What medications help treat PMDD?

Throughout this article we've discussed that PMDD shares some symptoms with depression and anxiety disorders. So, it makes sense that antidepressants also treat PMDD. Several studies have shown that antidepressants, specifically selective serotonin reuptake inhibitors (SSRIs), dramatically improve PMDD symptoms.  

What are SSRIs, exactly? Selective serotonin reuptake inhibitors (SSRIs) are a class of antidepressants that work by blocking your brain’s neurons from reabsorbing serotonin, a chemical neurotransmitter that affects mood and sleep. Doing so makes more serotonin available in your brain to improve mood and emotional regulation. SSRIs are a first-line treatment for depression and have the potential for fewer side effects than other types of antidepressants.  Studies have also found that SSRIs, such as Paxil (paroxetine), Prozac (fluoxetine), and Zoloft (sertraline), are effective in treating PMDD symptoms. People who took these antidepressant medications showed an improvement to their mood during the luteal phase compared to those who took a placebo.

Oral contraceptives like birth control pills may also help relieve symptoms of PMDD. If you’re interested in learning more about whether contraceptives are the right choice for you, work with your gynecologist or primary care doctor.  

Other treatments for PMDD

There are other treatment options for premenstrual dysphoric disorder, including therapy. Cognitive behavioral therapy is a wonderful way to learn about your emotions, understand the root causes of your distress, and learn healthy coping mechanisms. You can also work with a therapist on implementing behavioral modification and lifestyle changes to improve structure and routine in the context of your daily routine, exercise, hydration, making healthy food choices, and limiting substance use.  

Consider working with a mental health professional, even if you’re taking PMDD medication. Therapy is a great supplement to medication and it teaches you how to process your emotions in a healthy way. Plus, the skills you learn in therapy will help you live a more fulfilling, peaceful life—even long after you stop seeing a therapist.

Do I have PMDD?

If you experience intense physical and emotional distress in the weeks leading up to your period, with relief shortly after your period starts, you may have PMDD. The first step in the treatment of PMDD? Getting a diagnosis. A psychiatrist has the mental health care expertise required to determine whether you have PMDD or even a similar condition. Although a diagnosis may sound intimidating, many people find it validating because it gives you an explanation for your symptoms. Plus, once you have a diagnosis, you can work with your healthcare provider on a treatment plan that will help relieve your symptoms.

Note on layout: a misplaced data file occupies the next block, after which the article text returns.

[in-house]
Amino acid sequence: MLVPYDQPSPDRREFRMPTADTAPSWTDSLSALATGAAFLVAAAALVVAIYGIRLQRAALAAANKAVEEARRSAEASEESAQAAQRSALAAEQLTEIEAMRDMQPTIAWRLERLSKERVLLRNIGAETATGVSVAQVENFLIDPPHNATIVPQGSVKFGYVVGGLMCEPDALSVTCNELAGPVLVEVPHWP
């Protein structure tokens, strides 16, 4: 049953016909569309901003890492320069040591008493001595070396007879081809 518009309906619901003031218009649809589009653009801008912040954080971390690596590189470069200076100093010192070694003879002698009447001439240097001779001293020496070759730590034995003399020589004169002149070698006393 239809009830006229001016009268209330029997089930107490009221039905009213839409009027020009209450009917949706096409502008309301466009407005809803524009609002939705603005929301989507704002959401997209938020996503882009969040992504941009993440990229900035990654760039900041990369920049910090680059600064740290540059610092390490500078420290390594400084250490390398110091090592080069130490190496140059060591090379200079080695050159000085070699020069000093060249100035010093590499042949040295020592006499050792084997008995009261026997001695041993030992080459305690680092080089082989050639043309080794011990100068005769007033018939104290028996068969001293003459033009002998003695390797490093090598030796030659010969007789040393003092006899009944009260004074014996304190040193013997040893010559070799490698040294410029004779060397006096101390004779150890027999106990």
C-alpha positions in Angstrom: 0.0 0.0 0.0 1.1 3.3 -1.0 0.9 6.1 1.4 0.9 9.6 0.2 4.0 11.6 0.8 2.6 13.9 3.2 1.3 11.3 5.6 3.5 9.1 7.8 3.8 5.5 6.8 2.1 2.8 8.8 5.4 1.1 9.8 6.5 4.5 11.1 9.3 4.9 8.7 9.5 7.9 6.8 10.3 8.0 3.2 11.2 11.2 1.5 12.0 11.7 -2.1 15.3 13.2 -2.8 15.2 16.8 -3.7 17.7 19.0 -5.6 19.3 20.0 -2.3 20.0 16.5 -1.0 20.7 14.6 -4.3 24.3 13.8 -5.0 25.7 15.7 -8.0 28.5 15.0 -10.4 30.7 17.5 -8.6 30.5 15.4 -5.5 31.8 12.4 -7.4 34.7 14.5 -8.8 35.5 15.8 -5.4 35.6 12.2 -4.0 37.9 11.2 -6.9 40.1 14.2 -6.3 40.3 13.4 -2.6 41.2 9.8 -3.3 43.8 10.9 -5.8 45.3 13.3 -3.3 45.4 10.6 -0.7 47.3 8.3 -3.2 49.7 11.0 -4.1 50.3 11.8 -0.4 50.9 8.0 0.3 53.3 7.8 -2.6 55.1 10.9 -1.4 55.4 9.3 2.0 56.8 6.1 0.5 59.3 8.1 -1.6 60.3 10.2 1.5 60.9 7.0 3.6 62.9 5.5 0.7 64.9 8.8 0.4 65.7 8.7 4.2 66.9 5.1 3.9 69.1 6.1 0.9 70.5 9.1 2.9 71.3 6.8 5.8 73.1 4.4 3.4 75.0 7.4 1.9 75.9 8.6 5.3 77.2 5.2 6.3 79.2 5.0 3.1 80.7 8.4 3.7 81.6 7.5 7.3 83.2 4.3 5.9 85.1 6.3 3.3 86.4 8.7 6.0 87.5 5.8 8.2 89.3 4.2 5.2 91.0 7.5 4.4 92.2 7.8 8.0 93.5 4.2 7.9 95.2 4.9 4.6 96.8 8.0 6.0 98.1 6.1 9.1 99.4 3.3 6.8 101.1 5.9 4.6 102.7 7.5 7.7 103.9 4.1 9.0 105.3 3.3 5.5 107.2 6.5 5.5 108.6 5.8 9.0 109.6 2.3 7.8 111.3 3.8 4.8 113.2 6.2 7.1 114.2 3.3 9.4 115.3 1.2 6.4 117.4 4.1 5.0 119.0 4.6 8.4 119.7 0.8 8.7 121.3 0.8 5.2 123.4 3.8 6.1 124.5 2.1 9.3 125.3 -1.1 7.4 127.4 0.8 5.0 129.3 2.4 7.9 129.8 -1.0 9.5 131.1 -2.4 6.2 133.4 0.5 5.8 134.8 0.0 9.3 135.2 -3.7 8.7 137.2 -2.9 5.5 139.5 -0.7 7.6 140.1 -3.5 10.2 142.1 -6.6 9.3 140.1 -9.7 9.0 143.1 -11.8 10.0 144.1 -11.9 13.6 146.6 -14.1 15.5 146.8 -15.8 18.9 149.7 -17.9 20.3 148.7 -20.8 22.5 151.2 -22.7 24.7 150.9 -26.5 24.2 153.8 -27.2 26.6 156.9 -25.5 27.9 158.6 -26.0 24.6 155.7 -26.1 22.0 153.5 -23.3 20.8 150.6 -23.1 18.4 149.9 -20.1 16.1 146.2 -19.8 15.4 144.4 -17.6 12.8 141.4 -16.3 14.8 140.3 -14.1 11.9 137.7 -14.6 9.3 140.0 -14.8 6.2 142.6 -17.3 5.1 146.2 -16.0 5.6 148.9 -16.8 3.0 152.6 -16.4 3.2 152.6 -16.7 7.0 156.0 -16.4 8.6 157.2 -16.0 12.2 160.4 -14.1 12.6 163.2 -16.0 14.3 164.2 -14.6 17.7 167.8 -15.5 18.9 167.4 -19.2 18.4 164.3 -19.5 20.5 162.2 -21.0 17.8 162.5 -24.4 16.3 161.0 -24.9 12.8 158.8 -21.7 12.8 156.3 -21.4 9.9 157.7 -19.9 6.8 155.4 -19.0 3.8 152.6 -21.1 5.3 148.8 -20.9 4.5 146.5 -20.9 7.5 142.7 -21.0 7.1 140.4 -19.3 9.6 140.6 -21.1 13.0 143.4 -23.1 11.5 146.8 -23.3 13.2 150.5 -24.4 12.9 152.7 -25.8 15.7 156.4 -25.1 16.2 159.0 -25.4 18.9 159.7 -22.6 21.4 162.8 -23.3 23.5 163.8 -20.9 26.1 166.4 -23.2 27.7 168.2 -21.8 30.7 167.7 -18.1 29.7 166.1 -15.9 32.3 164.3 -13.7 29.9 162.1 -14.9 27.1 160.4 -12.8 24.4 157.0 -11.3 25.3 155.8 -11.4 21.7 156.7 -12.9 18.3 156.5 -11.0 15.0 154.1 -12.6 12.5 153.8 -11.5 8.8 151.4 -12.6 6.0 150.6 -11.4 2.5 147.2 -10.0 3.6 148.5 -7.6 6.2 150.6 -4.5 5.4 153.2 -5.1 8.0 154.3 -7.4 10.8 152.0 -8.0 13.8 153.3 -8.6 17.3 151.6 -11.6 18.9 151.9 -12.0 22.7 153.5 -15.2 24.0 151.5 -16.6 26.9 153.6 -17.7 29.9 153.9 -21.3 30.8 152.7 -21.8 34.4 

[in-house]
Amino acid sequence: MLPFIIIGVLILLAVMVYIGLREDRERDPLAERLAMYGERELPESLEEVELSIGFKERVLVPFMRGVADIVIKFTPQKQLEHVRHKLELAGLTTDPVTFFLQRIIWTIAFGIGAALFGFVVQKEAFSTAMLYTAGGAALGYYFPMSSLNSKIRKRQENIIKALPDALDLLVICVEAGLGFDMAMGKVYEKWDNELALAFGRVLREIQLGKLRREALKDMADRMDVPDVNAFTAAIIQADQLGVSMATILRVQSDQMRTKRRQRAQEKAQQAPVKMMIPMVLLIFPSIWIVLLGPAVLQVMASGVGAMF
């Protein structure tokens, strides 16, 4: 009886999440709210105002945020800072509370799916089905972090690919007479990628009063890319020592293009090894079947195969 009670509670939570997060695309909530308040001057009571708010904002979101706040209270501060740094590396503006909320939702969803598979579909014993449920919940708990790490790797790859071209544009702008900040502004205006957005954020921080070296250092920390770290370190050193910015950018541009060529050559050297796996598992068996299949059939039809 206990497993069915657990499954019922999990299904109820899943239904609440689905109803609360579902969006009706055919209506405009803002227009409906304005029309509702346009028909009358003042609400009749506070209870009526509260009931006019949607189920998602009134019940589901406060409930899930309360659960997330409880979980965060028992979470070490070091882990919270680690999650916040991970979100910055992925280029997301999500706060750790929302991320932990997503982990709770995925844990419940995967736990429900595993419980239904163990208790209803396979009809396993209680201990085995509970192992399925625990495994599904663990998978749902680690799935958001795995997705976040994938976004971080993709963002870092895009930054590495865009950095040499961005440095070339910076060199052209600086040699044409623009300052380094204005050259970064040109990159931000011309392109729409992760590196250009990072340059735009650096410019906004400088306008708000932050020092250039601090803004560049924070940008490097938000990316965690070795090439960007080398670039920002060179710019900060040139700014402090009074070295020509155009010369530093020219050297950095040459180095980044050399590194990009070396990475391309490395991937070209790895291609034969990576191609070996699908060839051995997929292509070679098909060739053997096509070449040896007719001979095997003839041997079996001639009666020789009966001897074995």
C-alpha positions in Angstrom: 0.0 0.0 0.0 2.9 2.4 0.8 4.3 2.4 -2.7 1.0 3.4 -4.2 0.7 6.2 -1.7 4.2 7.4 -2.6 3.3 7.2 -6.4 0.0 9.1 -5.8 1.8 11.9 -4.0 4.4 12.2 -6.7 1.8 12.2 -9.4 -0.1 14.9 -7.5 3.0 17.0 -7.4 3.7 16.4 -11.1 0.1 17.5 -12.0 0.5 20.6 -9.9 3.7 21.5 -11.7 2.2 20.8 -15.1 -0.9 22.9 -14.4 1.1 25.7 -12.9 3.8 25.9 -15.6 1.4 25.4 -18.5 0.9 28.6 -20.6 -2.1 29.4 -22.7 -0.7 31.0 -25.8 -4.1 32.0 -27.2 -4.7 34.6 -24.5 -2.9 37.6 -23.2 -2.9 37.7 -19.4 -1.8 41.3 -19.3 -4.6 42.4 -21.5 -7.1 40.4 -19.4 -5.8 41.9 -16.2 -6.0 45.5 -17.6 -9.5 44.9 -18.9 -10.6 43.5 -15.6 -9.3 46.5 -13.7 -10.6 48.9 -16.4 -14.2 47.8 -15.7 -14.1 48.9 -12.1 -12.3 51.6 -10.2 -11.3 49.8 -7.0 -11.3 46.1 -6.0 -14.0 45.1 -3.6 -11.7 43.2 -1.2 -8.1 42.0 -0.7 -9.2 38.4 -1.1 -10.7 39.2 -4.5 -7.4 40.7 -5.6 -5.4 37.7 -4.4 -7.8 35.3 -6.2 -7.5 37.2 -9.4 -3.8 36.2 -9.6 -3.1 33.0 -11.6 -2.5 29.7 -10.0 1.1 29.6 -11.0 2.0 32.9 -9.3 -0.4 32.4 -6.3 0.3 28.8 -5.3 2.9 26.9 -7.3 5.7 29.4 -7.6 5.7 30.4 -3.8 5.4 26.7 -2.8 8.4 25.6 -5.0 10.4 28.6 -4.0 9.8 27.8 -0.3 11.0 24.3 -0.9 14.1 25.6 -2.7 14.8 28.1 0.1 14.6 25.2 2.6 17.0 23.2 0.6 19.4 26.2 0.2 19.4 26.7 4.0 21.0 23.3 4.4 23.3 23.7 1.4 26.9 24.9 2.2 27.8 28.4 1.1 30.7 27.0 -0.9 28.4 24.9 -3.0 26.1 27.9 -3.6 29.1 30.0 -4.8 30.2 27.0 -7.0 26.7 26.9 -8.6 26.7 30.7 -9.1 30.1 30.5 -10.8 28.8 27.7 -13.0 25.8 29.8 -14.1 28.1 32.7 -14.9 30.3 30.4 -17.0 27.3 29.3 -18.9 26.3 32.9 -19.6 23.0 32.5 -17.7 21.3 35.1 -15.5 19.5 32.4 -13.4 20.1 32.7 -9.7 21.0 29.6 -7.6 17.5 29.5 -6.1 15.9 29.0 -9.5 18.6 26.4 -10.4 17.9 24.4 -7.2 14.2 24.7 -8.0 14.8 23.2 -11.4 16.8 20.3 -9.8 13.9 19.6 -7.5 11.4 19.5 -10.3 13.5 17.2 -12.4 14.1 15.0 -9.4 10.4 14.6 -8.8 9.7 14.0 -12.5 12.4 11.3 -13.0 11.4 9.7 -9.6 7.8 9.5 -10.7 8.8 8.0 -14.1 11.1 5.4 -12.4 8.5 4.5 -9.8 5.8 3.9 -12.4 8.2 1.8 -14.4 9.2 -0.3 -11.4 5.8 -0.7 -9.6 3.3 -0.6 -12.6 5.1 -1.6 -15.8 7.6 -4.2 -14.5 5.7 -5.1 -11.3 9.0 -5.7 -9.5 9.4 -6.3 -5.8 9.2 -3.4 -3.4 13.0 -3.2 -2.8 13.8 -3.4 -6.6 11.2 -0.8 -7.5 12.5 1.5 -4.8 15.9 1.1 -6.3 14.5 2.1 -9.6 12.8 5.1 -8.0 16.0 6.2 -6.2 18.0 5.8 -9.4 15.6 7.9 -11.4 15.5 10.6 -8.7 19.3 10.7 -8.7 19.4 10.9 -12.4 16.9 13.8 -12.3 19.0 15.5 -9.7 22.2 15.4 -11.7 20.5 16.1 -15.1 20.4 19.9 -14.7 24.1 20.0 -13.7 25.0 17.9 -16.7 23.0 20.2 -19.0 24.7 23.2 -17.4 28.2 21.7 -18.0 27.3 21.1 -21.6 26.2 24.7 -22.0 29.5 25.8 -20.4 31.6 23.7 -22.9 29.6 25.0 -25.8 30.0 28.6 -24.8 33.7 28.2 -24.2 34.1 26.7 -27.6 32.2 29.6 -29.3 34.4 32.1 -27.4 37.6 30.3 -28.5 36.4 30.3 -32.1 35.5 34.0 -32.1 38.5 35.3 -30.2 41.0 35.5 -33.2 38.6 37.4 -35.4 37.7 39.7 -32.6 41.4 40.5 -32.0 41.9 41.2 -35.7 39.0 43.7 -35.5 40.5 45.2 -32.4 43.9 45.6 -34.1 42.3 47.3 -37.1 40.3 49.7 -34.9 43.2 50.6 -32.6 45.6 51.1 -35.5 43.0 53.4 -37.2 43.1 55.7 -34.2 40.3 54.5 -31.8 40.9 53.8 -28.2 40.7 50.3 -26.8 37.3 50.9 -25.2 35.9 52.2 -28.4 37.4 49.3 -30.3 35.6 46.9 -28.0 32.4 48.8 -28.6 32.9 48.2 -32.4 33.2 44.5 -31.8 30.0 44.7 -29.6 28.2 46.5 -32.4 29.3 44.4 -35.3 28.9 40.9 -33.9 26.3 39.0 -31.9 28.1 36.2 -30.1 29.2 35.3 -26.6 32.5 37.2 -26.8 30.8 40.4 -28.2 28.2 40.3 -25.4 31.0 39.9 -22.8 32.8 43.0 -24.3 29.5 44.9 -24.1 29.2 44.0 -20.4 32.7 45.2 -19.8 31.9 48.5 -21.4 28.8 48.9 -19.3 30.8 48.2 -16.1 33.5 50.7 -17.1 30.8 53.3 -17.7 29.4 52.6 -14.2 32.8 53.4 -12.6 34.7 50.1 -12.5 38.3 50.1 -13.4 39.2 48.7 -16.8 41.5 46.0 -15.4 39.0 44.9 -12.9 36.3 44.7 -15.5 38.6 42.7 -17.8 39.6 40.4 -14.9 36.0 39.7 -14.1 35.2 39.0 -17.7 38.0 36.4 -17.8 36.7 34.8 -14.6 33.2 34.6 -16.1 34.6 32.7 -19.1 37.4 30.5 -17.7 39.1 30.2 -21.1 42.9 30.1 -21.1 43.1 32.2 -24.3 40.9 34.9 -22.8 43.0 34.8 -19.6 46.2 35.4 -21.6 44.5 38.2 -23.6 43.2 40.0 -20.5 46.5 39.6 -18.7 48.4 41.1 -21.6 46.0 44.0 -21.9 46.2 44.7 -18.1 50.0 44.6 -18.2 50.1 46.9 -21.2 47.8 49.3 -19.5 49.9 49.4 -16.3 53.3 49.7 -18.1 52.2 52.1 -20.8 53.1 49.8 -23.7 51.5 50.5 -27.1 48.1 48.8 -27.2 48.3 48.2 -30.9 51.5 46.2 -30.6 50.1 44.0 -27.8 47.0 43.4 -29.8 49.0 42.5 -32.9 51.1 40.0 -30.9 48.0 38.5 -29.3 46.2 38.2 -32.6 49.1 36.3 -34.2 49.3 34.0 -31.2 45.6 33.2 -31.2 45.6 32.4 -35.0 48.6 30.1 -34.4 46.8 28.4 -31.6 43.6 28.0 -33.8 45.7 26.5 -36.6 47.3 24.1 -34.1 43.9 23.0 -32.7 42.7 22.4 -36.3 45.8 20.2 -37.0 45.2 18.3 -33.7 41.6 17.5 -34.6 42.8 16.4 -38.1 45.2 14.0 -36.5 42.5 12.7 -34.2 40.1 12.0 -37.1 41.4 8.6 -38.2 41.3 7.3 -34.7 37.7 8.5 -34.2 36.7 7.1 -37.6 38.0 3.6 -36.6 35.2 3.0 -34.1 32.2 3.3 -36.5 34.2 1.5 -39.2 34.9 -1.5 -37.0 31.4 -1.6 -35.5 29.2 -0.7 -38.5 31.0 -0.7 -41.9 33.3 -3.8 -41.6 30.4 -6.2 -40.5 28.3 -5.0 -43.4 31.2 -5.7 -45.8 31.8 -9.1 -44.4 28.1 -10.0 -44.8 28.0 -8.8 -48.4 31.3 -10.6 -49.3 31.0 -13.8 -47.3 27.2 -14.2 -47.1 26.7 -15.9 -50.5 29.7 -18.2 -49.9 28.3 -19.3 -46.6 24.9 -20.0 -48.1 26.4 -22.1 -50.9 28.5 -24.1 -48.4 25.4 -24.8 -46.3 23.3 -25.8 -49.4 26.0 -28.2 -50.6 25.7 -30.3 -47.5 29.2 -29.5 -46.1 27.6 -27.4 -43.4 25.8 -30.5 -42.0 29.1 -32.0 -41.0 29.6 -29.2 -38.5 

At Talkiatry, we can help you get the diagnosis you need and come up with a personalized treatment plan. We’re a national psychiatry practice that provides in-network, virtual care—and you can schedule a first visit within days. Get started with a short online assessment.

The information in this article is for education and informational purposes only and should never be substituted for medical advice, diagnoses, or treatment. If you or someone you know may be in danger, call 911 or the National Suicide and Crisis Lifeline at 988 right away.

Dr. Divya Khosla, MD, is a board certified Adult Psychiatrist and board eligible Child and Adolescent Psychiatrist. She received her undergraduate degree from Case Western Reserve University in Cleveland, Ohio, and her medical degree from Ross University, completing all of her clinicals in Maryland, D.C., and NYC. She completed her adult psychiatry residency at The Ohio State University in Columbus, Ohio. Then she returned to the east coast, where she completed her child and adolescent psychiatry fellowship at Nassau University Medical Center in East Meadow, New York.

Dr. Khosla has participated in a variety of innovative academic clinical research, and has presented research at annual national meetings of the American Psychiatric Association. Her robust clinical experience with varying demographics at different clinical sites around the country has allowed her to treat patients in an evidence-based way, tailoring treatment to an individual’s specific needs.

Although Dr. Khosla’s practice focuses on medication management, she also implements supportive therapy and motivational interviewing in sessions to allow for a more comprehensive approach to treatment. Her clinical interests include depression, bipolar disorder, anxiety disorders, post-traumatic stress disorder, panic disorder, and ADHD.